Safety is another major segment where we are working to ensure protection for commuters, especially women passengers. We started with the installation of cameras in about 500 buses which are giving positive outcomes to date.

IT plays an important role when it comes to supervision and monitoring. So, we have come up with a fantastic dashboard for transport management at the top level, where one can get all the information by sitting in one’s office itself. We have even completed the geo-coding of all the bus stops, with the soft copies available to us. Now, BMTC is going to introduce an electronic ticketing machine where the team is working on smart card solution to get rid of paper ticketing.

Besides, we are trying to use IT not only for communication purpose, but also as a tool for maintenance and internal discipline. So, we started a project with Bosch Engineering and Business Solutions for targeting mass transport systems. Leave Management System (LMS) was one of the solutions developed for BMTC. This technology solution replaces the now-defunct manual leave application and sanctioning with utmost transparency in a very cost-effective manner. It is one of several solutions that Bosch offers to help modernise mass transportation systems.

Bilingual (English and Kannada) touch screen kiosks are deployed at BMTC depots and workshops across Bangalore. Employees can apply, sanction and recommend leave, while supervisors can manage employees’ leave records and update attendance details. This smart technology improves the efficiency and on-time performance of BMTC transport services, and thus benefits the commuters.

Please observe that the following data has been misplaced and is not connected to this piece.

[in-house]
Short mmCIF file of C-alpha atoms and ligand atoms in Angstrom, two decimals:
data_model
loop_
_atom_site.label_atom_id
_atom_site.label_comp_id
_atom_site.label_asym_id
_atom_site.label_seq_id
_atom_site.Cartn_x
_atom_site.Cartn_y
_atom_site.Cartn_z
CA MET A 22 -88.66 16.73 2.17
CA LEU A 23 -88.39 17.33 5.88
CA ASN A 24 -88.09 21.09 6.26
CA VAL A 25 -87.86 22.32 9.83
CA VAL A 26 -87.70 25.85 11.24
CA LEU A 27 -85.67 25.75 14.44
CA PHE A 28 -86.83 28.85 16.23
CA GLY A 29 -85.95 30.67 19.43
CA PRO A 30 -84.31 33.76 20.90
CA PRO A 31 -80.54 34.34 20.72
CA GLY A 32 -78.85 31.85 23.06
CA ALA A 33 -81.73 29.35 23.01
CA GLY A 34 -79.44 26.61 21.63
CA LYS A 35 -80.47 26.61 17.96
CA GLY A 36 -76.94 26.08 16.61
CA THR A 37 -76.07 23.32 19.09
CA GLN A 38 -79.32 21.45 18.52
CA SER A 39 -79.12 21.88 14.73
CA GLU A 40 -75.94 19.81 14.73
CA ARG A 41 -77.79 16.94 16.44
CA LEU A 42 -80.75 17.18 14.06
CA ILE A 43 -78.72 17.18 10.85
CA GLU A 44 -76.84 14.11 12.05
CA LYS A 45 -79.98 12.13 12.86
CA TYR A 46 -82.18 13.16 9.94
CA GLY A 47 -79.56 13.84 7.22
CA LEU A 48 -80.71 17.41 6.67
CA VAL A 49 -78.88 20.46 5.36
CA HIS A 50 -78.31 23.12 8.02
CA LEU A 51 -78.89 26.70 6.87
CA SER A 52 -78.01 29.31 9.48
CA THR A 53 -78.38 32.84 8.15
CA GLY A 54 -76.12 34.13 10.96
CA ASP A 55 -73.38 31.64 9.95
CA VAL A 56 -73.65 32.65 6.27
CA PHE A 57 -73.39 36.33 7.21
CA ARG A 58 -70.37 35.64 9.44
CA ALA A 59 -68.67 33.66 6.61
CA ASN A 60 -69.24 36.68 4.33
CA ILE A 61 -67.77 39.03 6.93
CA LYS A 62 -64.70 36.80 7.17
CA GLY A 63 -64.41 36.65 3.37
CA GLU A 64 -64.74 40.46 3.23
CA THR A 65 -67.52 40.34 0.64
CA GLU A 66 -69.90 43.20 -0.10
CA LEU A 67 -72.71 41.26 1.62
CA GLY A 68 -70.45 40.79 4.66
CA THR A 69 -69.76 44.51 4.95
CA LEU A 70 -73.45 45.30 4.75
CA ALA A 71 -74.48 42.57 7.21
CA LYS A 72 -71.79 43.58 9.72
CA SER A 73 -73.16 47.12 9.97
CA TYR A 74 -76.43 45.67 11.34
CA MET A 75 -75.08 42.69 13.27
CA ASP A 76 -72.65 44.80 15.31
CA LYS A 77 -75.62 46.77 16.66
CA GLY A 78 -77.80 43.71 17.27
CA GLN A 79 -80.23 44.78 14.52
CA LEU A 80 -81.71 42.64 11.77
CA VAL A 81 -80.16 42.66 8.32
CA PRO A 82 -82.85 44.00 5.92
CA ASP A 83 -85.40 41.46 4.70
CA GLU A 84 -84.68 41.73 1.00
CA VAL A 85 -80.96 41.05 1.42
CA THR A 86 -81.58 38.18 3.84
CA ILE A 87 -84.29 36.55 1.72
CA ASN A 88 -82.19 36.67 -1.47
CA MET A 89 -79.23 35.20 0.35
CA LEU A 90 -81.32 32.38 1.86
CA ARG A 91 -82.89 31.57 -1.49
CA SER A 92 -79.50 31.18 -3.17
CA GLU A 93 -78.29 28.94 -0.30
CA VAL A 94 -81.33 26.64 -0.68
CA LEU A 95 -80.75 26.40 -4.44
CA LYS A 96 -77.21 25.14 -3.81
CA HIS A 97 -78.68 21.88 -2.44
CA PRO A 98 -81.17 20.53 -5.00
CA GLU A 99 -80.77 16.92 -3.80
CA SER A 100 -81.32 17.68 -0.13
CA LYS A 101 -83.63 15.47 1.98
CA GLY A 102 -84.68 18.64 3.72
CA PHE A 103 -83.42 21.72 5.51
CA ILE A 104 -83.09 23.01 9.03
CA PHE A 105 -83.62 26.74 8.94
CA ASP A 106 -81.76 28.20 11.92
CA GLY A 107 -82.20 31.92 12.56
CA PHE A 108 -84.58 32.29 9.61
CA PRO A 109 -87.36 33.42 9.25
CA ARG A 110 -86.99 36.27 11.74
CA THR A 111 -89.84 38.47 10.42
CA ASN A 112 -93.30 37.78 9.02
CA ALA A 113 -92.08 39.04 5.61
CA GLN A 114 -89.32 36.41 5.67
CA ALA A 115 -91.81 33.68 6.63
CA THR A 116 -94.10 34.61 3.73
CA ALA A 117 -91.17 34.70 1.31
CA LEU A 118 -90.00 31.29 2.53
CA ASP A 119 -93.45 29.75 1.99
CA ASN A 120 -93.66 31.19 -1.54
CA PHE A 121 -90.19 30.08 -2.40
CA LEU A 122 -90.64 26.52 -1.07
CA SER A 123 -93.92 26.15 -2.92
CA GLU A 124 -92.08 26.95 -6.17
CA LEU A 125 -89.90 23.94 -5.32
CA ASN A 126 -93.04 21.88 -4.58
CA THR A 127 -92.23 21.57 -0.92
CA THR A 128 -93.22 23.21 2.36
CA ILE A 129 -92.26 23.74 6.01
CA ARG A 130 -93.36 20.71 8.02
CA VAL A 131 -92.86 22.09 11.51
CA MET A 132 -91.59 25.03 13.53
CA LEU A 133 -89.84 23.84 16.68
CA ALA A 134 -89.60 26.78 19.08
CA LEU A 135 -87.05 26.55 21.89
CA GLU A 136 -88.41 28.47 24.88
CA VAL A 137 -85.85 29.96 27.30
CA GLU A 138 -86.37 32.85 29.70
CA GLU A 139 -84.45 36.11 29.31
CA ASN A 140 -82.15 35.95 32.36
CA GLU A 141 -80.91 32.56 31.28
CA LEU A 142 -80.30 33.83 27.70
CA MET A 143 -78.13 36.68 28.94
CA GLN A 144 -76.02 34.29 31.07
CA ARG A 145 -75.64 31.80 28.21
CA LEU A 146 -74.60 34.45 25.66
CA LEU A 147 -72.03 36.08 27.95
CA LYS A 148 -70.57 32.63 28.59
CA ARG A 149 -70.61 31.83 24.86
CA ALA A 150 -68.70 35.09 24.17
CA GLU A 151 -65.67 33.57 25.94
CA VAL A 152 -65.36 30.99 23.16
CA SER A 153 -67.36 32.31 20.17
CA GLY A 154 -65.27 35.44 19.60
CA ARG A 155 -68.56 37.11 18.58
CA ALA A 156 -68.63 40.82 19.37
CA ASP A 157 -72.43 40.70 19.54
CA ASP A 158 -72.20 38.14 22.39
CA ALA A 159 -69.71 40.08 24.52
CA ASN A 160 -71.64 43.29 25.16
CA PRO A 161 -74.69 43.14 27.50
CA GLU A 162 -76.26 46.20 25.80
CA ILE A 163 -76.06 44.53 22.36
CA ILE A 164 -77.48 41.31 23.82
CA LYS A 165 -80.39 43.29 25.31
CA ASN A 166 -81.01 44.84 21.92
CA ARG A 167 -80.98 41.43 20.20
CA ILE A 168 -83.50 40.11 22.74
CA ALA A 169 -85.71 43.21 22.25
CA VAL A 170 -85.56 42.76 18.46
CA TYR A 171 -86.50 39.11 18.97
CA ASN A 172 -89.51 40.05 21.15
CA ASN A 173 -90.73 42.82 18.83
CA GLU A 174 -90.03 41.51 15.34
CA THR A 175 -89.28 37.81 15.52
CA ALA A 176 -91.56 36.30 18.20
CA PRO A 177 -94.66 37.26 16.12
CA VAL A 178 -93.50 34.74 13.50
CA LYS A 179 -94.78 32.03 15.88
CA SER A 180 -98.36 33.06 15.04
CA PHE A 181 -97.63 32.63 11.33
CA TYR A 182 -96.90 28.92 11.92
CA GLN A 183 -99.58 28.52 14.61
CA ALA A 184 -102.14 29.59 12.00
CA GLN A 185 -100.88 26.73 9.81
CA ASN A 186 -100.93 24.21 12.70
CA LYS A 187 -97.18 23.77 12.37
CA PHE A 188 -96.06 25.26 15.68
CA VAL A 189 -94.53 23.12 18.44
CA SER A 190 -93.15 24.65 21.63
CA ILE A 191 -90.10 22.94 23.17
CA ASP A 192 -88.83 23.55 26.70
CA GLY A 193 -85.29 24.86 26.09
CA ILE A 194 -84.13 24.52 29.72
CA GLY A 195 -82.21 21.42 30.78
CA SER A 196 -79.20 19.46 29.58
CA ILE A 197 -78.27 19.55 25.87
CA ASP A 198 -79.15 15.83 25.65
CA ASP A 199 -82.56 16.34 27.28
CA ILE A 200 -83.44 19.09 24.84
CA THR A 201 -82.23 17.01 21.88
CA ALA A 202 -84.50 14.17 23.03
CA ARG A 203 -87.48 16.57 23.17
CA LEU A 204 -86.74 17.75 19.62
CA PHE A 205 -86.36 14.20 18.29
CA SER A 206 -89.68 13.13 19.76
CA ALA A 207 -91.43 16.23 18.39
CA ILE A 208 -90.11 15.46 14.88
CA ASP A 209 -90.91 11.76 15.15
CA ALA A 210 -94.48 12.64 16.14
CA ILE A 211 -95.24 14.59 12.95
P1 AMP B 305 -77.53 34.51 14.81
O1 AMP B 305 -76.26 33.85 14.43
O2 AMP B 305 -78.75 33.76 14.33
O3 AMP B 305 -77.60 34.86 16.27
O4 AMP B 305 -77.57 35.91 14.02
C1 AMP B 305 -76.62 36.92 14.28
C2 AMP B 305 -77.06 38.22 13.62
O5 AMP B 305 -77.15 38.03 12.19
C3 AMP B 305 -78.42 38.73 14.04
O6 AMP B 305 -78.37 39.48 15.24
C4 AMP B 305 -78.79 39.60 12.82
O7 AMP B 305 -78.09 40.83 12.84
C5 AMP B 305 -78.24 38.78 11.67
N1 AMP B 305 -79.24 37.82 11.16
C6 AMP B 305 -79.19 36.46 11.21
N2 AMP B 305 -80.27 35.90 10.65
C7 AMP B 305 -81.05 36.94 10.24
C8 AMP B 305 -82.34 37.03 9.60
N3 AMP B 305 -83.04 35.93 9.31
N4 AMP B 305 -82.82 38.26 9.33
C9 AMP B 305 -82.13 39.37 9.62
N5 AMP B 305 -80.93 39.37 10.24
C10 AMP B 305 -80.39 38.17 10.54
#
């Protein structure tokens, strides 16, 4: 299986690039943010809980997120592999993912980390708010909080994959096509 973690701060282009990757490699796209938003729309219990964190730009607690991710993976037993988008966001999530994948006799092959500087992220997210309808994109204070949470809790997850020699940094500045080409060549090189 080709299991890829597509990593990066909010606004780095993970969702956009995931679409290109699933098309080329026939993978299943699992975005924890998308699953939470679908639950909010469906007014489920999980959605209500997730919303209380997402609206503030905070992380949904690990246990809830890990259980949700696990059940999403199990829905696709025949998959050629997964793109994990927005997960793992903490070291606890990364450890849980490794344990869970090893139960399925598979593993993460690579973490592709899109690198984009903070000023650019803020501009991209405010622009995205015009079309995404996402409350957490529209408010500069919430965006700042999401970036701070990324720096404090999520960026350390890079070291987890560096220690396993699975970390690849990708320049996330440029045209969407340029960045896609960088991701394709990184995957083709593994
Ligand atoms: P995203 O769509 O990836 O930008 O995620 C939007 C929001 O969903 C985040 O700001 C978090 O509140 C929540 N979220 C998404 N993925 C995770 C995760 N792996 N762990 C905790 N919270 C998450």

BMTC is focussed to improve the planning side, optimise the operation of buses, and bring the concept of good transit locations where people can shift from one bus to another without any waiting time. The transit waiting time should not be more than two-three minutes

The whole idea is to promote public transport. In Bangalore, we are at a stage where approximately 46-47 percent of the people are using public transport and I feel that it can go up to 65-70 percent. But that is possible only if we bring in new innovations in the transport sector.